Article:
What if my first Floor Electrode/Cell exceeds the recommended anode current density figures?

Generally, the first Floor Electrode/Cell will exceed the recommended figures and about the only thing to do is move the second one closer. By doing this, the load is shared more between the two. In any event, the first unit will wear out first and need to be replaced sooner.

Can I use a lower grade of stainless steel?

No. Use of 304 stainless steel and lessor grades can lead to extremely fast wear rates, sometimes measured in weeks.

How long can I expect an electrode to last?

In an anodic E-coat paint, the electrode is the cathode and its life is indefinite because the electro-chemical reaction at the cathode is not a tough environment for a metal. On the other hand, with a cathodic E-coat paint the electrode is the anode, which is a severe environment for metals because oxygen is created on its surface. For typical heavy duty cycle applications such as an auto body E-coat system or job shops, the life of the anode can be as short as 6 to 9 months or as long as 1-1/2 to 2 years at the best.

Why should I place the Floor Electrode/Cell perpendicular to the travel of the ware?

A perpendicular orientation presents the greatest amount of the electrode’s surface area to the ware, especially when the ware does not have any or much E-coat film thickness started. In contrast, an electrode that is placed with its long dimension in the same direction as the travel of the ware will suffer because the ends will perform a lot of work and the center will become lazy. Current would always want to flow off from an edge first. In this situation the ends of the Floor Electrode/Cell are the ‘edges’ and thus will always show the greatest wear.

What if I want to place a Floor Electrode/Cell right underneath a hole in the rocker panel?

It is possible to do this. However the first several Floor Electrode/Cells should be placed perpendicular in order to start a film on the entire bottom surface first. The later Floor Electrode/Cells can be placed underneath the location of important access holes. There are some tricks to reduce the ‘end effect.’ Ask your UFS sales engineer for guidance.

When should Floor Electrodes be replaced?

As a general rule, once a Floor Electrode/Cell has lost about 60% of its original mass, it should be replaced in the next 6 to 9 months.

How do I estimate the lifetime of an anode?

The loss rate of an anode can be measured with great accuracy. For the purposes of this question, the method to arrive at an estimate is simplified as to how long an Electrode will perform. Given perpendicular orientation, 2” Schedule 80 316L material, cathodic E-coat paint, less than 50 amps/square meter of anode current density, 19 days/month, and 16 hours/day. If you have a file copy of this document, then use Excel to make changes and see the results. (See the comments in the fields with the red corner ID):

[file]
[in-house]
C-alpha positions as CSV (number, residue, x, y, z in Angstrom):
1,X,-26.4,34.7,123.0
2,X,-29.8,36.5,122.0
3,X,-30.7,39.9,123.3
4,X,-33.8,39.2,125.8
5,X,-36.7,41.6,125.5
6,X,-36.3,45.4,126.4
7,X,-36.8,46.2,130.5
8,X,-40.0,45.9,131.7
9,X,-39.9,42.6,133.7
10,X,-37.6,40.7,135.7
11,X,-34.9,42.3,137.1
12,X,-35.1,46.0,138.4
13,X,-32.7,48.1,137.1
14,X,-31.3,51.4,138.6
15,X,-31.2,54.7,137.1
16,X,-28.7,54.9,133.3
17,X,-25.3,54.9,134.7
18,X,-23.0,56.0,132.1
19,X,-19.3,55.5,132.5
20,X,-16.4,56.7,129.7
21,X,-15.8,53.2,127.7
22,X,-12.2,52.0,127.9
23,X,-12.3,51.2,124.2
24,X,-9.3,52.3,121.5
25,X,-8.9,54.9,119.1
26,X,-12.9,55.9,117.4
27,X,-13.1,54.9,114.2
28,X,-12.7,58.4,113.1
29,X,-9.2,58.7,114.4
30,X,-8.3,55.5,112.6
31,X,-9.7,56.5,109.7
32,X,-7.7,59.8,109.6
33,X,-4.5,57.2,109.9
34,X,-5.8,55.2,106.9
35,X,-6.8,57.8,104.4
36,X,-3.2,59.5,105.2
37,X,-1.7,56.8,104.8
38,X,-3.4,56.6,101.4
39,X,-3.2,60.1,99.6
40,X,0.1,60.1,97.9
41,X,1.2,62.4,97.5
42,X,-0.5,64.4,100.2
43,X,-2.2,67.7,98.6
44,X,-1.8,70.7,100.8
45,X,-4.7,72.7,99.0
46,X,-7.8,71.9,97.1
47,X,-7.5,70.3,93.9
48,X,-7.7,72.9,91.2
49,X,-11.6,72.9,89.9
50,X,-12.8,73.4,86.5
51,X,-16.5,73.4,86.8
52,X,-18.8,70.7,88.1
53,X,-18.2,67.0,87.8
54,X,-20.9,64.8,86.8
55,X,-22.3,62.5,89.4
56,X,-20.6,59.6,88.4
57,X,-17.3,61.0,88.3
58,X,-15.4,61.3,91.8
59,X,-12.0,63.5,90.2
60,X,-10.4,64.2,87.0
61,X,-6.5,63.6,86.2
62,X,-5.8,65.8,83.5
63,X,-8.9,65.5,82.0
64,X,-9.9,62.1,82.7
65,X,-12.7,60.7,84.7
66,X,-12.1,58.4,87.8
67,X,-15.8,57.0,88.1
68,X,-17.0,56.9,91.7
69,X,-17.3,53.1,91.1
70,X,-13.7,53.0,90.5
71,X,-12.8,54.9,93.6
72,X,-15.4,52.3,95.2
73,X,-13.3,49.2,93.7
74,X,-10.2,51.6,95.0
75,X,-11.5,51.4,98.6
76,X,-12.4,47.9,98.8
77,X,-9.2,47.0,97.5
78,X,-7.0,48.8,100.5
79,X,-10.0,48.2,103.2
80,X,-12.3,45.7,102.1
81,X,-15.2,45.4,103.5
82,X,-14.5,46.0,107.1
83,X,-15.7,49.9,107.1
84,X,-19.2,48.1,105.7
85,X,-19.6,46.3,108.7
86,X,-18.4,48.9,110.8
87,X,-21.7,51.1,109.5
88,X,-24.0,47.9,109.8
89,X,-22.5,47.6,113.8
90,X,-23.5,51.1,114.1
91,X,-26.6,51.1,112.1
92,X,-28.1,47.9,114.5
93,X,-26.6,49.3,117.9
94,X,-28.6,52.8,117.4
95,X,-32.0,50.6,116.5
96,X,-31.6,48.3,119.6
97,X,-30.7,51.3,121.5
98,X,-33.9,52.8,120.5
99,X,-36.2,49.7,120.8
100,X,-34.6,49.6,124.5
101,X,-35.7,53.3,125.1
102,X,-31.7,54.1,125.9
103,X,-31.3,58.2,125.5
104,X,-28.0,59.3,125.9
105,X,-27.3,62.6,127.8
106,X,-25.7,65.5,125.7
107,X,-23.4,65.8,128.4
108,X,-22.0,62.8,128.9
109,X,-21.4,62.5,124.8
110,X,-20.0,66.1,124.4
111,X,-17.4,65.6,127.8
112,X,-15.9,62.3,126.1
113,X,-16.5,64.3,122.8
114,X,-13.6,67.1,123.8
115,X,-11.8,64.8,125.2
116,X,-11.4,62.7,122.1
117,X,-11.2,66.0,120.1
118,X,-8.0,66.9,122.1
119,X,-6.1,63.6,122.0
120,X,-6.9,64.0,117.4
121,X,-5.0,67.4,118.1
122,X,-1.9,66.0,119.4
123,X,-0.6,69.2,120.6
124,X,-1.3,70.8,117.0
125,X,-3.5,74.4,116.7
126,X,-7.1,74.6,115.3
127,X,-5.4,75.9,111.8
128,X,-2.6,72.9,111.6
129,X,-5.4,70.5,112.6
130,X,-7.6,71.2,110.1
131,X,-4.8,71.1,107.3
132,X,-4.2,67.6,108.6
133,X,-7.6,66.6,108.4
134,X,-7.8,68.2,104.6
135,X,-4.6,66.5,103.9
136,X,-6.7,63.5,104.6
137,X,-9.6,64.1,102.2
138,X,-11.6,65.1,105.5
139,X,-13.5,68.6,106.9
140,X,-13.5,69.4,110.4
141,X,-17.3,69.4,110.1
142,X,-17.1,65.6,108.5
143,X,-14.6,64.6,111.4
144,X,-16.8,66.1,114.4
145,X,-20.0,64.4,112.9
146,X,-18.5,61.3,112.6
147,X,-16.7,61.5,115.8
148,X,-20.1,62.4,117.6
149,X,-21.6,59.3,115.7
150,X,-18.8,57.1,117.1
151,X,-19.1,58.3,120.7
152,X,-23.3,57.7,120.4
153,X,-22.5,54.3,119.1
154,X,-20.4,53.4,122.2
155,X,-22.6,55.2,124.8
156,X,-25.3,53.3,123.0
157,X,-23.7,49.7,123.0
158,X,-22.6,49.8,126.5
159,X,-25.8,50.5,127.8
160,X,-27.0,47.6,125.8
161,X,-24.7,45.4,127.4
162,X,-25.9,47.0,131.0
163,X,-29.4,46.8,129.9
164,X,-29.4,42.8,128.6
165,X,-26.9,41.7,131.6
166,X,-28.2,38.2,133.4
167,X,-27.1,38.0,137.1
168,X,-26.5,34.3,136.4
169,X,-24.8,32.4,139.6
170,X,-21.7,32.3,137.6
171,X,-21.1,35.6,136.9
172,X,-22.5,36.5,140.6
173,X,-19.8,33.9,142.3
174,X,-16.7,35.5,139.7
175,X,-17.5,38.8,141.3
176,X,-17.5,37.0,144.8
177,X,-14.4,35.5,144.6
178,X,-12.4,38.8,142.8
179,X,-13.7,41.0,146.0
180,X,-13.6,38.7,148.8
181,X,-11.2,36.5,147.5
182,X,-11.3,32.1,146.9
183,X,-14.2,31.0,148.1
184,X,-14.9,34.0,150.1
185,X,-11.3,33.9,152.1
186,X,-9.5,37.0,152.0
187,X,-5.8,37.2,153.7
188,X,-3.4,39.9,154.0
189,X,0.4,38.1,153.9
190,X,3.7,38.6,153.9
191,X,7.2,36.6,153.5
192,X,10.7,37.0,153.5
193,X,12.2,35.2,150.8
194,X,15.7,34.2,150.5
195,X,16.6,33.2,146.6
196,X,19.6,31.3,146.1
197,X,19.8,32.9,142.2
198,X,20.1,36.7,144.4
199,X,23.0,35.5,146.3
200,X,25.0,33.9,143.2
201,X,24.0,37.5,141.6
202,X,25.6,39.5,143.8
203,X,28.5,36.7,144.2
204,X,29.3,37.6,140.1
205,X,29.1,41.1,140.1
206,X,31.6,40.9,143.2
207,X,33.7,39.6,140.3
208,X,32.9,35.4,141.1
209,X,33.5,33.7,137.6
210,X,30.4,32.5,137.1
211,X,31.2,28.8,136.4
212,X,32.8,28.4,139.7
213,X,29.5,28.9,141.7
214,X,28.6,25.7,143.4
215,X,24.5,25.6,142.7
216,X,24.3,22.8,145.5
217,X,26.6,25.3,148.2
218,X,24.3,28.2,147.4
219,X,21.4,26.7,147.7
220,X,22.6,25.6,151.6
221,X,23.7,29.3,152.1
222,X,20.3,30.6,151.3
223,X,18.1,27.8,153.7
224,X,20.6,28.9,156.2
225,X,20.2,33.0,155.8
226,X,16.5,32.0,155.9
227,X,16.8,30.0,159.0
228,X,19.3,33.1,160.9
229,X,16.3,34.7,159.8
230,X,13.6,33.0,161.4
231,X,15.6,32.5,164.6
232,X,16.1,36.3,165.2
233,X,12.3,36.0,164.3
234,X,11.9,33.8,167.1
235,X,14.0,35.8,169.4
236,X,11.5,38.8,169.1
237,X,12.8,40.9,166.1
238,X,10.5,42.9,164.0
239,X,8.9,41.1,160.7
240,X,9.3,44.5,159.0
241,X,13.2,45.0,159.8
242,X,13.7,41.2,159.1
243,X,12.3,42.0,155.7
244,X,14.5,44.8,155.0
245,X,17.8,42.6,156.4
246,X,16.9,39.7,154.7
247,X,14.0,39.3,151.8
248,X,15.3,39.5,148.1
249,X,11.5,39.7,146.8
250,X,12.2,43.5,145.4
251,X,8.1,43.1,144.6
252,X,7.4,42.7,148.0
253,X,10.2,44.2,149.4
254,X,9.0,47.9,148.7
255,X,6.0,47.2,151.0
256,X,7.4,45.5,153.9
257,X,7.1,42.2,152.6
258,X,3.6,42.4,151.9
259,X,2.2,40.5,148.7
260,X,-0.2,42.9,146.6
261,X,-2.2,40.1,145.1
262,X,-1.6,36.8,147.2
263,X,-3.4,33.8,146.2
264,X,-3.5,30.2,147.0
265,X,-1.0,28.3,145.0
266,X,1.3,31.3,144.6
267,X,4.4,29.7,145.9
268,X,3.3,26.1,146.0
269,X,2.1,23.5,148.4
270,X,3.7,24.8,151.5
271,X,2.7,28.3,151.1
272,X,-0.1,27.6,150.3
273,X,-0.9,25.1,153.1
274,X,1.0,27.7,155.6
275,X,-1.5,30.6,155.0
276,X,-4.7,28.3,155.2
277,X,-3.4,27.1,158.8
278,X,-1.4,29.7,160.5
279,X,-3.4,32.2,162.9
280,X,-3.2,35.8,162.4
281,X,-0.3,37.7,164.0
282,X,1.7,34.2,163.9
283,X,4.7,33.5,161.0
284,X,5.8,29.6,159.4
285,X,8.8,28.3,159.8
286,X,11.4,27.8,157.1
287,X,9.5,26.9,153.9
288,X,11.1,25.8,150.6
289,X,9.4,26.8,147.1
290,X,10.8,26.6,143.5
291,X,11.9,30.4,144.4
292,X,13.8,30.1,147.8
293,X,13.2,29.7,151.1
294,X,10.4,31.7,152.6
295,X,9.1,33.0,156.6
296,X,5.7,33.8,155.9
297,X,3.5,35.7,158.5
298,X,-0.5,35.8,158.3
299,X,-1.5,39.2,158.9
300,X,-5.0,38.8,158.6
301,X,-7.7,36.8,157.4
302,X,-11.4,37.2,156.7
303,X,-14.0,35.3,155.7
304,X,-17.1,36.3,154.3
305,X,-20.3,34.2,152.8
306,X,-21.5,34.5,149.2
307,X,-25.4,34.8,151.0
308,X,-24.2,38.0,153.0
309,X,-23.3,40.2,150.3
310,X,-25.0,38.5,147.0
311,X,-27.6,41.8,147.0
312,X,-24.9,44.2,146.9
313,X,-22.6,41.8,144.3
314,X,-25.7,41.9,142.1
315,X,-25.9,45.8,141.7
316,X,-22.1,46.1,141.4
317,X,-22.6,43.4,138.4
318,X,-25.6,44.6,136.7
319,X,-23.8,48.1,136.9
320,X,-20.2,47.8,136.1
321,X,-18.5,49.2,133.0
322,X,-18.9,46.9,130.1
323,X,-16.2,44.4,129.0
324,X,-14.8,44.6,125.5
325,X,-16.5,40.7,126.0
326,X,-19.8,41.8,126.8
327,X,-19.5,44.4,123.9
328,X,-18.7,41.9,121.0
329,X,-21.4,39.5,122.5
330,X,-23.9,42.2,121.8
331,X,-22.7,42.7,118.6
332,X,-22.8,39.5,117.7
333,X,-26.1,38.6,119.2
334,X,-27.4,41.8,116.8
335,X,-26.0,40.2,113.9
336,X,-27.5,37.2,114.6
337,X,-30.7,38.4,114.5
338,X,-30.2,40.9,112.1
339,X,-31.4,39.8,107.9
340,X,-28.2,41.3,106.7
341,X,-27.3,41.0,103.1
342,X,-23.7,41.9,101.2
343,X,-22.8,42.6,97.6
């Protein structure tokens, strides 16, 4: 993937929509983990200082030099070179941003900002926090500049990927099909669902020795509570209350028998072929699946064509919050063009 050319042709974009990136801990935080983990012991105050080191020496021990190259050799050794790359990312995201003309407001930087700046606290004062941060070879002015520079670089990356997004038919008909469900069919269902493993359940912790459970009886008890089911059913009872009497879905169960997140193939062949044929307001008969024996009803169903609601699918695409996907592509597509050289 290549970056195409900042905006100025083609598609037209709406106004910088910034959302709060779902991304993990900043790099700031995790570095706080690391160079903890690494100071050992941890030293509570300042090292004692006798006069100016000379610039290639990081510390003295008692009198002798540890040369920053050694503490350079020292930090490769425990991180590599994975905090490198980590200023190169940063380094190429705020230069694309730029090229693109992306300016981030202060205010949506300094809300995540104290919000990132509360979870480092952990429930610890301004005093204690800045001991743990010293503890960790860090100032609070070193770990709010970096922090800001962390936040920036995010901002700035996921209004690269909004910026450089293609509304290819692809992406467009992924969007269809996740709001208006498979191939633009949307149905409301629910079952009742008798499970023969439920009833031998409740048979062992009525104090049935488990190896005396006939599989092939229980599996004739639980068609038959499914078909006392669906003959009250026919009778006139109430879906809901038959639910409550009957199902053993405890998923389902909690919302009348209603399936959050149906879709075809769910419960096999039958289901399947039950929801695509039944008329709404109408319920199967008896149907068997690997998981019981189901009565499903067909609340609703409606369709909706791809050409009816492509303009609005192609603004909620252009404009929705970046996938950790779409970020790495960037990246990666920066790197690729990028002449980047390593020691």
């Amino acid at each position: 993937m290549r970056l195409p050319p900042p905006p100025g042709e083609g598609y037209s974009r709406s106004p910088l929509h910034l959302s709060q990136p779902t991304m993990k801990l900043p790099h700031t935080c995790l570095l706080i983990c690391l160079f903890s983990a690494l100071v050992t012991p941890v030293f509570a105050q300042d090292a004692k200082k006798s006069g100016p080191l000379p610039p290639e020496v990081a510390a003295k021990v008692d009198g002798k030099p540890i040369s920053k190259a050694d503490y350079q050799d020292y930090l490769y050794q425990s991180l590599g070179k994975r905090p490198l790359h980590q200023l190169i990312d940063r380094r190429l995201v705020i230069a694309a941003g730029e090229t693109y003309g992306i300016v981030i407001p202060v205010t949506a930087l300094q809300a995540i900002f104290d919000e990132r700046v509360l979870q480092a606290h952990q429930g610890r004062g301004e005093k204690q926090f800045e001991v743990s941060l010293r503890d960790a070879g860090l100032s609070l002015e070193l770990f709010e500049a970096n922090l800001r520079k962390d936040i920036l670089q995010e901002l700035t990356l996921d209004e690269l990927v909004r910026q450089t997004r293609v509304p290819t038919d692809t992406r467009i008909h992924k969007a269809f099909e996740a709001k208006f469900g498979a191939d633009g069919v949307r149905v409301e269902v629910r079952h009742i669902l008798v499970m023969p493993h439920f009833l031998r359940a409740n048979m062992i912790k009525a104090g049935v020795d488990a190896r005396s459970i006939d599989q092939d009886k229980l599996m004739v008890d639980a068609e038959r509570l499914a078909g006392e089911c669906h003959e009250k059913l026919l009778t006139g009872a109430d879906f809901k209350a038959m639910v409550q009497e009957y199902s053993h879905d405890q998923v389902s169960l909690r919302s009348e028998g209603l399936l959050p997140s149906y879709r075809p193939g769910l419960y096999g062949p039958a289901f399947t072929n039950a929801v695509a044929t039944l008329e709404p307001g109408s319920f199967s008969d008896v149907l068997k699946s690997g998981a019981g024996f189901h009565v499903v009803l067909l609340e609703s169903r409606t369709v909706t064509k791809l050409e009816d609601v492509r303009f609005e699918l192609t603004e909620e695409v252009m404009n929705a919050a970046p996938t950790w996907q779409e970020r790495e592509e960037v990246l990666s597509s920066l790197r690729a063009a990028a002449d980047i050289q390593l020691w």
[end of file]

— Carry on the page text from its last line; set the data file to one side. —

Do Floor Electrode/Cells always have to be in the second half of the E-coat tank?

Traditionally most Floor Electrode/Cells have been in the second half (I.E. exit side) as a matter of practice. However, it is possible to place Floor Electrode/Cells in the first half of the E-coat tank.

What benefits can I expect if Floor Electrode/Cells are placed in the first half of the E-coat tank?

Several positive things happen because the bottom (and other recessed regions such as the rocker panel) of the vehicle is painted sooner rather than later. The first is that the side cells can concentrate on the interior once the exterior verticals are started. In many cases Zone 1, and maybe Zone 2, voltages can be slightly reduced.

Why can Zone 1 and Zone 2 voltages be reduced if Floor Electrode/Cells are moved into the first half of the E-coat tank?

The painting on the bottom surface of the vehicle is started earlier in the process. The majority of the painting is accomplished with the floor electrodes, which are closer to the vehicle bottom than the side cells. Anytime the distance between the electrode and the vehicle is reduced, the voltage is reduced. The voltage in the second half can also be reduced since there will be less work performed.

If I am not happy with the present E-coat film thickness in the rocker panel (or other regions on the bottom of the vehicle), what can I expect?

Moving some of the Floor Electrodes/Cells to the first half of the E-coat tank will probably result in an improvement of the rocker panel E-coat film thickness. However, the opportunity for voltage reduction is not as strong and may even require more voltage in some cases.





Related Items